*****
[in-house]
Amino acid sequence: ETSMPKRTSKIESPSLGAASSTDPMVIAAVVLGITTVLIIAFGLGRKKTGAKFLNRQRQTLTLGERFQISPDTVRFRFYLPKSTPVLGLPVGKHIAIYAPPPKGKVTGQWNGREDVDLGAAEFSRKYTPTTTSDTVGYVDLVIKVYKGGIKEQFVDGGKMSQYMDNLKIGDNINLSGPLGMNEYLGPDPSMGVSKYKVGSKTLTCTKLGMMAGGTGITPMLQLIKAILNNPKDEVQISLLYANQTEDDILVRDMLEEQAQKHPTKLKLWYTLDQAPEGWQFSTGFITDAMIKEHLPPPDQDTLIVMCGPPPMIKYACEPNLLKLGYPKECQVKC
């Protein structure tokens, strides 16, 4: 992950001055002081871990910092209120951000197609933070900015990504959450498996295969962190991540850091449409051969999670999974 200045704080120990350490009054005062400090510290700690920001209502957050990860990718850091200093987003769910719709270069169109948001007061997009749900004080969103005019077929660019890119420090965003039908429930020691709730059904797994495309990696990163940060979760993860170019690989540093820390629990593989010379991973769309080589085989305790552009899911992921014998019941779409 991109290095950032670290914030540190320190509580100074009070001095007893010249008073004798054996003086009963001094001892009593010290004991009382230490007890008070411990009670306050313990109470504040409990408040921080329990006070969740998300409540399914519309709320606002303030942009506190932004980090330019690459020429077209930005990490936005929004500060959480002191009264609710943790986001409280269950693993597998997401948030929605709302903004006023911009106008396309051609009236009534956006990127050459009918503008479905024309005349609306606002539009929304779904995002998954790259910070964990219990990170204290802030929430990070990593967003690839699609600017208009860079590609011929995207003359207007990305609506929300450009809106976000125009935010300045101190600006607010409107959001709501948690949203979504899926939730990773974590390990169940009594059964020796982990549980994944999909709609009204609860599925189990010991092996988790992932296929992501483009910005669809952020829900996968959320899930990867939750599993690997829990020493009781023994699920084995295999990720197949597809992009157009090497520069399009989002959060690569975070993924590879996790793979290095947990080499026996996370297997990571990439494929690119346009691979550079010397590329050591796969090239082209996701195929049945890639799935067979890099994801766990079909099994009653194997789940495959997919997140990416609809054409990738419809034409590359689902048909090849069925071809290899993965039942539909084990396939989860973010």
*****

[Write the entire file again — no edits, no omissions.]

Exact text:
[in-house]
Amino acid sequence: ETSMPKRTSKIESPSLGAASSTDPMVIAAVVLGITTVLIIAFGLGRKKTGAKFLNRQRQTLTLGERFQISPDTVRFRFYLPKSTPVLGLPVGKHIAIYAPPPKGKVTGQWNGREDVDLGAAEFSRKYTPTTTSDTVGYVDLVIKVYKGGIKEQFVDGGKMSQYMDNLKIGDNINLSGPLGMNEYLGPDPSMGVSKYKVGSKTLTCTKLGMMAGGTGITPMLQLIKAILNNPKDEVQISLLYANQTEDDILVRDMLEEQAQKHPTKLKLWYTLDQAPEGWQFSTGFITDAMIKEHLPPPDQDTLIVMCGPPPMIKYACEPNLLKLGYPKECQVKC
């Protein structure tokens, strides 16, 4: 992950001055002081871990910092209120951000197609933070900015990504959450498996295969962190991540850091449409051969999670999974 200045704080120990350490009054005062400090510290700690920001209502957050990860990718850091200093987003769910719709270069169109948001007061997009749900004080969103005019077929660019890119420090965003039908429930020691709730059904797994495309990696990163940060979760993860170019690989540093820390629990593989010379991973769309080589085989305790552009899911992921014998019941779409 991109290095950032670290914030540190320190509580100074009070001095007893010249008073004798054996003086009963001094001892009593010290004991009382230490007890008070411990009670306050313990109470504040409990408040921080329990006070969740998300409540399914519309709320606002303030942009506190932004980090330019690459020429077209930005990490936005929004500060959480002191009264609710943790986001409280269950693993597998997401948030929605709302903004006023911009106008396309051609009236009534956006990127050459009918503008479905024309005349609306606002539009929304779904995002998954790259910070964990219990990170204290802030929430990070990593967003690839699609600017208009860079590609011929995207003359207007990305609506929300450009809106976000125009935010300045101190600006607010409107959001709501948690949203979504899926939730990773974590390990169940009594059964020796982990549980994944999909709609009204609860599925189990010991092996988790992932296929992501483009910005669809952020829900996968959320899930990867939750599993690997829990020493009781023994699920084995295999990720197949597809992009157009090497520069399009989002959060690569975070993924590879996790793979290095947990080499026996996370297997990571990439494929690119346009691979550079010397590329050591796969090239082209996701195929049945890639799935067979890099994801766990079909099994009653194997789940495959997919997140990416609809054409990738419809034409590359689902048909090849069925071809290899993965039942539909084990396939989860973010």